Peleg Stevens, on the other hand, became a "world" traveler before returning home. He lived with his Indian captors for over a year before the French purchased him and sent him to Quebec and thence to France as part of a prisoner exchange. He remained in French jails until he gained his freedom in March 1758 and then lived in England for four more months before boarding a ship to America. He landed in Boston on 18 September 1758, two years to the day since his captivity began.

Most prisoners were less fortunate. Their captors enjoyed the prestige of having their own slaves perform menial tasks and endure public humiliation. The prisoners were also exchanged for money or trade goods with the French, who wanted them to work in Montreal or Quebec. One of Hodges' men, Isaac Foster, spent months traveling to the far side of Lake Superior before settling in with the Ojibwa-Ottawa-Pottawatomie groups in their frigid tribal lands. He lived with these people for two years, until they sold him to the French in Detroit, who in turn sent him north to Montreal, where he was eventually liberated after the final French surrender, having spent three years and two months in captivity.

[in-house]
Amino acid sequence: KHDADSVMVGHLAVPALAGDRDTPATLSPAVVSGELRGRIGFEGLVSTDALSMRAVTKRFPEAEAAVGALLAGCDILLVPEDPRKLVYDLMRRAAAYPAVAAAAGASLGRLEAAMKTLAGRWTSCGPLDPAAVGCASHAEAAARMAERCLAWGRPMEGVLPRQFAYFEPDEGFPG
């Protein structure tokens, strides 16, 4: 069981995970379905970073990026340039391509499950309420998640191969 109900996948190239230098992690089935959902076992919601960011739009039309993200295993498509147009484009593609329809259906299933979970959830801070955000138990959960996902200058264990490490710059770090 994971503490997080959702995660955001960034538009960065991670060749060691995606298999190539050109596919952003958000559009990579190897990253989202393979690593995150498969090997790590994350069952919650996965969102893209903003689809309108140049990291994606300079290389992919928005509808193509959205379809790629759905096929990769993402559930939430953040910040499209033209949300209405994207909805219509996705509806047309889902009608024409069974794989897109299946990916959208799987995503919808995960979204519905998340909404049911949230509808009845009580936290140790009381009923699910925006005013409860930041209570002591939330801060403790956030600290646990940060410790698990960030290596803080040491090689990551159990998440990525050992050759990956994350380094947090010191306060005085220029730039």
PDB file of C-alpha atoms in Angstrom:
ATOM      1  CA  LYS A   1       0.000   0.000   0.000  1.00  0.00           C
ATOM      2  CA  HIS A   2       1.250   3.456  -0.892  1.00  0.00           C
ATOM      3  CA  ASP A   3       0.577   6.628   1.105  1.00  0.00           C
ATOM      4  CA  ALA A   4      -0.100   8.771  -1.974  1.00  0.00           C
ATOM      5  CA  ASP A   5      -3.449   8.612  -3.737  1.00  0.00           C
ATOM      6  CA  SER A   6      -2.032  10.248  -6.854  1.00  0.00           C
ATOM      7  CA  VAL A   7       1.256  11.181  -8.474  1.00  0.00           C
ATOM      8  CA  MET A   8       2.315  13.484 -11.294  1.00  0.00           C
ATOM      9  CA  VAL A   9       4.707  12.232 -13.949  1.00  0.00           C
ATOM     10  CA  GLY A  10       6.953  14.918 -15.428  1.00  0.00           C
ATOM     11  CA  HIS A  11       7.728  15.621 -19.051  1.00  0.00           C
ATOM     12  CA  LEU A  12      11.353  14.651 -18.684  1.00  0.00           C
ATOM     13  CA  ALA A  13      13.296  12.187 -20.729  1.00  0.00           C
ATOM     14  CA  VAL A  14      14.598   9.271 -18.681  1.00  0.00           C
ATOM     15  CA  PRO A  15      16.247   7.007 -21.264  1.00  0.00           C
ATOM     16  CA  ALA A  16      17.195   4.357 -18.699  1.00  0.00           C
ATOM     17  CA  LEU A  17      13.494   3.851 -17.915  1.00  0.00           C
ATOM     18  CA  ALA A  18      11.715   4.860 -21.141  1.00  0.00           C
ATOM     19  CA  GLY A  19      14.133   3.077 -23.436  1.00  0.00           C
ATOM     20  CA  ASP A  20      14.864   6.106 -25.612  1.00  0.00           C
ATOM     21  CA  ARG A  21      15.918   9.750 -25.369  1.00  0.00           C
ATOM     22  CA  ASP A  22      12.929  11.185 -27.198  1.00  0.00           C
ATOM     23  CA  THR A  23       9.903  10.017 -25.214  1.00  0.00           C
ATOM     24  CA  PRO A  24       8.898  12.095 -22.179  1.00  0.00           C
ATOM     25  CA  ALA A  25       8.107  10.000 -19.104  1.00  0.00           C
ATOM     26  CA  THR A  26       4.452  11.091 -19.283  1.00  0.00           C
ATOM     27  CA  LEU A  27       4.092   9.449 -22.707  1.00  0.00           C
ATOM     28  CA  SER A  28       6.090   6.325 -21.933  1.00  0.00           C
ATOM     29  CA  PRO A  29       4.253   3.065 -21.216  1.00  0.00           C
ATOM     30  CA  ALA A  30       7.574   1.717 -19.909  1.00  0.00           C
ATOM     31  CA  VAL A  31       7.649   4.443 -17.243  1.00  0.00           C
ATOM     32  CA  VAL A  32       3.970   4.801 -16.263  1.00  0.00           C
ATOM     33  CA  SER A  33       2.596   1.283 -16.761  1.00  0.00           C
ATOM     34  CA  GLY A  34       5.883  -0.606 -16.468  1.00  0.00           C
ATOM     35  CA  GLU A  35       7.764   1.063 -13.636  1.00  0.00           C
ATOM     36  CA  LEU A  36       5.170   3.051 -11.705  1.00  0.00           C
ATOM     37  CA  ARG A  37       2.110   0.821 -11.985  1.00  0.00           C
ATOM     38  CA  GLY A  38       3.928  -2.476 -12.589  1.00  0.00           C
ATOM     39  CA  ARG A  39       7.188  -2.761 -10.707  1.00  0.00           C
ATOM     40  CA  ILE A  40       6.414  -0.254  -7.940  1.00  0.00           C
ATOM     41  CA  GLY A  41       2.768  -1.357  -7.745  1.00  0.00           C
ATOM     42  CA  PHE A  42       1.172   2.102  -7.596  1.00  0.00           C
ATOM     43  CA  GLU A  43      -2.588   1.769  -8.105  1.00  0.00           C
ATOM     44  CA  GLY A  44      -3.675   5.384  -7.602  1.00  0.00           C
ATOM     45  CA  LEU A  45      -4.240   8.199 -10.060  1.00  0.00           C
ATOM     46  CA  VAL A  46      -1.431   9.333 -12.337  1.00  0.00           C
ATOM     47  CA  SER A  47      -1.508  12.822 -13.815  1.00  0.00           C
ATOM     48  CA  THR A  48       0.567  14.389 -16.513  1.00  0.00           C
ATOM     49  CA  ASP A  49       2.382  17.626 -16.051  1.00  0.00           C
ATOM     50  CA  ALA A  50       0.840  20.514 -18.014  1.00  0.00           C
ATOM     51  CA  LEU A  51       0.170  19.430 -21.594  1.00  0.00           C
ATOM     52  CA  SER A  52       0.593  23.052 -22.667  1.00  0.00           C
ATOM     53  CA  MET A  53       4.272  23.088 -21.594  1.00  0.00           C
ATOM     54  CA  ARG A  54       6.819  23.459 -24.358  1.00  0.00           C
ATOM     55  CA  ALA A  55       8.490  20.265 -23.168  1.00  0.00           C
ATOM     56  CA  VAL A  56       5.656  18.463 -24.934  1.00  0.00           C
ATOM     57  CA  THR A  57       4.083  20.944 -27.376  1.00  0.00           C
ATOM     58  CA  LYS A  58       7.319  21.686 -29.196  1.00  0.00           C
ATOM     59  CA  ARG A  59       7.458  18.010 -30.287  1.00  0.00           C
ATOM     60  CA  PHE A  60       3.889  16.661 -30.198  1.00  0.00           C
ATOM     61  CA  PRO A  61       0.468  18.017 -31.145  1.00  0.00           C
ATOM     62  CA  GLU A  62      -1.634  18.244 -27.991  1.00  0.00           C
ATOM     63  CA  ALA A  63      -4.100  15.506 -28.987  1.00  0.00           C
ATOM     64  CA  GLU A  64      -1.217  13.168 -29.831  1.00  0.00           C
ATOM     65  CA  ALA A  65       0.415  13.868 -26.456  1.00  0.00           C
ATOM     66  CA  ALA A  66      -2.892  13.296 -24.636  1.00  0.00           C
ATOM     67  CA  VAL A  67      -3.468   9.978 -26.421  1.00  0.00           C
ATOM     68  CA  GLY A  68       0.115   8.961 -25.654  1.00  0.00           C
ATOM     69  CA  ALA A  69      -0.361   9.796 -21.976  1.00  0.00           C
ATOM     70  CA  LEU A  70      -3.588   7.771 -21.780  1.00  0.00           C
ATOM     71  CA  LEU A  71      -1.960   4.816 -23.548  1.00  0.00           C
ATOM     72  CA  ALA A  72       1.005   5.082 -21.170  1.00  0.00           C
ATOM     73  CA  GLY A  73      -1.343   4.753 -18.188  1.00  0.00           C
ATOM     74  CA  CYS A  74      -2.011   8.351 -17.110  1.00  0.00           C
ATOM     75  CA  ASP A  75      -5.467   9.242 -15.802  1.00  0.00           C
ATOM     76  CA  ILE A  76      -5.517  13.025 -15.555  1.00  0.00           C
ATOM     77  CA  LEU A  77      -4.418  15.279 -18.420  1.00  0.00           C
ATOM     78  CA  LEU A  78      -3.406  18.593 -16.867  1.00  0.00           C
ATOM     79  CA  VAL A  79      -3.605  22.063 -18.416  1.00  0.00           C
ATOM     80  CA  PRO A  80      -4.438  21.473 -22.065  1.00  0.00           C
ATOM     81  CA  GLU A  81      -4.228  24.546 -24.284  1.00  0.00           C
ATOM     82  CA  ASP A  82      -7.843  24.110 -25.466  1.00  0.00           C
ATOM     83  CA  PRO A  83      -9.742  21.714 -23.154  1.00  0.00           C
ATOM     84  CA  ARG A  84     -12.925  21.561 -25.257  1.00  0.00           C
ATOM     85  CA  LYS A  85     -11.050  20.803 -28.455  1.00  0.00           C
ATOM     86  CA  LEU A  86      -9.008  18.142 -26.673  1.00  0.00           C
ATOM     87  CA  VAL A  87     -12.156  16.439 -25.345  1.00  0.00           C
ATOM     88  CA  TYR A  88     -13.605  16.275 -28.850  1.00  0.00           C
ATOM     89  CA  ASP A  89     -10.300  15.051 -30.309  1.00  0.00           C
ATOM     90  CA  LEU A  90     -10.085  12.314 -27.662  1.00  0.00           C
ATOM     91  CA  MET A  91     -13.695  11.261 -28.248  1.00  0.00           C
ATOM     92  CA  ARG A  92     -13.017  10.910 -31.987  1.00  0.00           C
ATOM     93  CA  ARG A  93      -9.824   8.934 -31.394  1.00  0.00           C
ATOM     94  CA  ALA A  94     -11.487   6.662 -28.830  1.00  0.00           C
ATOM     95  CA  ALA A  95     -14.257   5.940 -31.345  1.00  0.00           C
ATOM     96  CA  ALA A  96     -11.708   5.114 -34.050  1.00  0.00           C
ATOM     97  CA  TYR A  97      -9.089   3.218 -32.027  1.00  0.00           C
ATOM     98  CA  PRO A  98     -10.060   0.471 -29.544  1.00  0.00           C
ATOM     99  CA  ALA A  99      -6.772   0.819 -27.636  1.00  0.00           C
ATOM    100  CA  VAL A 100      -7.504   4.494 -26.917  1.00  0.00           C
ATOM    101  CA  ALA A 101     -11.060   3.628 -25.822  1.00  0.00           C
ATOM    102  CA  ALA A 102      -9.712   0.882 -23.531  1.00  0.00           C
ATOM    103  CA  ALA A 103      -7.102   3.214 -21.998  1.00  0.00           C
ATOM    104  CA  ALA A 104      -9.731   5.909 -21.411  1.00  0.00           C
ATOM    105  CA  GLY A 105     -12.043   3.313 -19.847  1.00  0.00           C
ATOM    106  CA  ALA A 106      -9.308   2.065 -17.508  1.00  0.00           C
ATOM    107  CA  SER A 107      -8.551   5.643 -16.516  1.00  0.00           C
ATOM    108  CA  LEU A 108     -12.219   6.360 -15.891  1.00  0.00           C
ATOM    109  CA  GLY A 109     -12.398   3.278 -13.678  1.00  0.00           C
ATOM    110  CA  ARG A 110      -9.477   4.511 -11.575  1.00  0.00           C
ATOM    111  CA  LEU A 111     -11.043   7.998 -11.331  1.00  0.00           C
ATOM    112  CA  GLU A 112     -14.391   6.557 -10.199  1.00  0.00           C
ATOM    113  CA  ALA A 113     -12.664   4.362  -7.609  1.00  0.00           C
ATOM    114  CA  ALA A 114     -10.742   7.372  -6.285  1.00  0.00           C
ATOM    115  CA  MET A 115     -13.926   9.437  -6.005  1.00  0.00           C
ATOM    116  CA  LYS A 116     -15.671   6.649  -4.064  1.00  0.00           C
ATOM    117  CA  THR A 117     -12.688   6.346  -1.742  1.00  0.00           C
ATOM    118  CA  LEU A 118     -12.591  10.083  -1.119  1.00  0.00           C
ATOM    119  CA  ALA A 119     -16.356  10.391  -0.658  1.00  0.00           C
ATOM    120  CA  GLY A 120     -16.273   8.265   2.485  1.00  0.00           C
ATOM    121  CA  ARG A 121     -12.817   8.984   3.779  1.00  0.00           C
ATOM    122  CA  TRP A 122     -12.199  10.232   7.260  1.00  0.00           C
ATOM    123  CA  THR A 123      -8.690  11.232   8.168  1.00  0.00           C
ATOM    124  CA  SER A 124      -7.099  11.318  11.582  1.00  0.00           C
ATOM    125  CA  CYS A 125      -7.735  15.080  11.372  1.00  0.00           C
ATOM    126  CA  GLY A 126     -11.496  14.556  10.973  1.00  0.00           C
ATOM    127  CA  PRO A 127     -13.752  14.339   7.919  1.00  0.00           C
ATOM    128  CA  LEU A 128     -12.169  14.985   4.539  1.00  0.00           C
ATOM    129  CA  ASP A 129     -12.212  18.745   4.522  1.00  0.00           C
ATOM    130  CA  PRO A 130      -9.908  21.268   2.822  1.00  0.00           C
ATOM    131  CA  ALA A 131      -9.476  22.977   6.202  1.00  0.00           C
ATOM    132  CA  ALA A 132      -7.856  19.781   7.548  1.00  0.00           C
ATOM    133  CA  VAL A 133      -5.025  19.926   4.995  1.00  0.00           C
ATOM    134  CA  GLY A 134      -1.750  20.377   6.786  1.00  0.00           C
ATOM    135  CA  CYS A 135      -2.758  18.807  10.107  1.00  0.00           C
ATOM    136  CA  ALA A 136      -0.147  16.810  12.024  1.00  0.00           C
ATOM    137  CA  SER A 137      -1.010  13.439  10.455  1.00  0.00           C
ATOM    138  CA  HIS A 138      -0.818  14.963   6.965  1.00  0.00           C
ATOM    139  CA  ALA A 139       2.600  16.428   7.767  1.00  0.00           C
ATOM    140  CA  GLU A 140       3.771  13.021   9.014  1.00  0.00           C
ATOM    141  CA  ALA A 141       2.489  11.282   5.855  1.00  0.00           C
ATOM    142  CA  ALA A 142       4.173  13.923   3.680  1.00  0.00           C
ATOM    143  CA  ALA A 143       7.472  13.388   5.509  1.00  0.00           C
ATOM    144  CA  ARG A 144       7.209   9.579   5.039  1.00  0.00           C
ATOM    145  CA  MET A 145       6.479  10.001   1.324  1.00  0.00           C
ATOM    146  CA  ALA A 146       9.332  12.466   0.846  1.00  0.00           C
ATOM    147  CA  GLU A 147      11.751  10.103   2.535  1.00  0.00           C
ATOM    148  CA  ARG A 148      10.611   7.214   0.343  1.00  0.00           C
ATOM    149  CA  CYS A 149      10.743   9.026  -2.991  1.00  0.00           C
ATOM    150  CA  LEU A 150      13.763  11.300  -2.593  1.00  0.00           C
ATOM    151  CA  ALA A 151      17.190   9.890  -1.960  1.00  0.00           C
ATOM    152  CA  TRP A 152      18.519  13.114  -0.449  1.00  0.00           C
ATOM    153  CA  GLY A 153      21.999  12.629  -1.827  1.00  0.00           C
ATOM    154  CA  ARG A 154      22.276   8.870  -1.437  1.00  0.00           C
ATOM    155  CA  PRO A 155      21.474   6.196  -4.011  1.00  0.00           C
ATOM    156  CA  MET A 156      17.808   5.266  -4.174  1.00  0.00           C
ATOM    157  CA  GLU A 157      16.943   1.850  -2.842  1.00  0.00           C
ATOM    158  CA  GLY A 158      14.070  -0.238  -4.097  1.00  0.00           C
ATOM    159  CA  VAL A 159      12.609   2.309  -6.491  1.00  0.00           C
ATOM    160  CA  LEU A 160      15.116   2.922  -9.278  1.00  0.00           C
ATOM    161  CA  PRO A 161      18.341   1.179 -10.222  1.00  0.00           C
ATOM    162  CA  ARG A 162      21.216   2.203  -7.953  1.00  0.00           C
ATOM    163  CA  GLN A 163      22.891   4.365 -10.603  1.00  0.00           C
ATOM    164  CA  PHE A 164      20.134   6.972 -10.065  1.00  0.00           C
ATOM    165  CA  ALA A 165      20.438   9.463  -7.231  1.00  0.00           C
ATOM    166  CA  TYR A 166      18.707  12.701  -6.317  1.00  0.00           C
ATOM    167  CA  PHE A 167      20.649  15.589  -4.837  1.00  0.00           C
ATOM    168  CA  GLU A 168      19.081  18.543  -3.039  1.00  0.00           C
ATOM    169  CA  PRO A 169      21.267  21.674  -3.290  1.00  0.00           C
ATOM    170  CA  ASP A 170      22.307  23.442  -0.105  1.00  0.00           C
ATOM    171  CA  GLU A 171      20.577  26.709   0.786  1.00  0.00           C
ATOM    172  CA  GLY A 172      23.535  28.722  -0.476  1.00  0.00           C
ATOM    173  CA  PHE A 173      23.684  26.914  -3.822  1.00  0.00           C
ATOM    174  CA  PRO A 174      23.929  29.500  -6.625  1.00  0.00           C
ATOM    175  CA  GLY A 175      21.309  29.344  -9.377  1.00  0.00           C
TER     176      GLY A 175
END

Many others on both sides were exchanged at the end of the war. One of them, Jonathan Barnes, a member of Hodges' scout, was actually unhappy to be repatriated, for he had sided with his captors, worked against his fellow prisoners, and gained the Indians' favor. At war's end, the British court-martialed and hanged him as an example to would-be traitors. Detailed court records give us a vivid picture of these events as well as insights into the military court system of the time more generally

Besides pertinent primary sources, the author is fully conversant with recent literature on the behavior and psychological stress of men in combat and the composition of colonial armies.[3] His center of focus is common men tested in a crucible of events that evoked the best and worst of each one. From his study of a seemingly insignificant incident in the French and Indian War, Len Travers manages to shed light on matters ranging from grand schemes of empire to Native American attitudes to POWs, village life in France, and the working and purpose of courts-martial. In cases where he must leave elements of the story to conjecture, he points the reader toward two or three viable alternative paths of interpretation. For all these reasons, I heartily recommend Hodges' Scout to anyone interested in the French and Indian War, colonial studies, or Native American warfare.

[1] Called the "Seven Years' War" by European historians.

[2] His earlier work includes Celebrating the Fourth: Independence Day and the Rites of Nationalism in the Early Republic (Amherst: UMass Pr, 1997) and, as co-editor with Sheila McIntyre, The Correspondence of John Cotton Jr. (Boston: Colonial Soc. of Mass., 2009).

[3] See his extremely helpful "Essay on Sources" (287–94).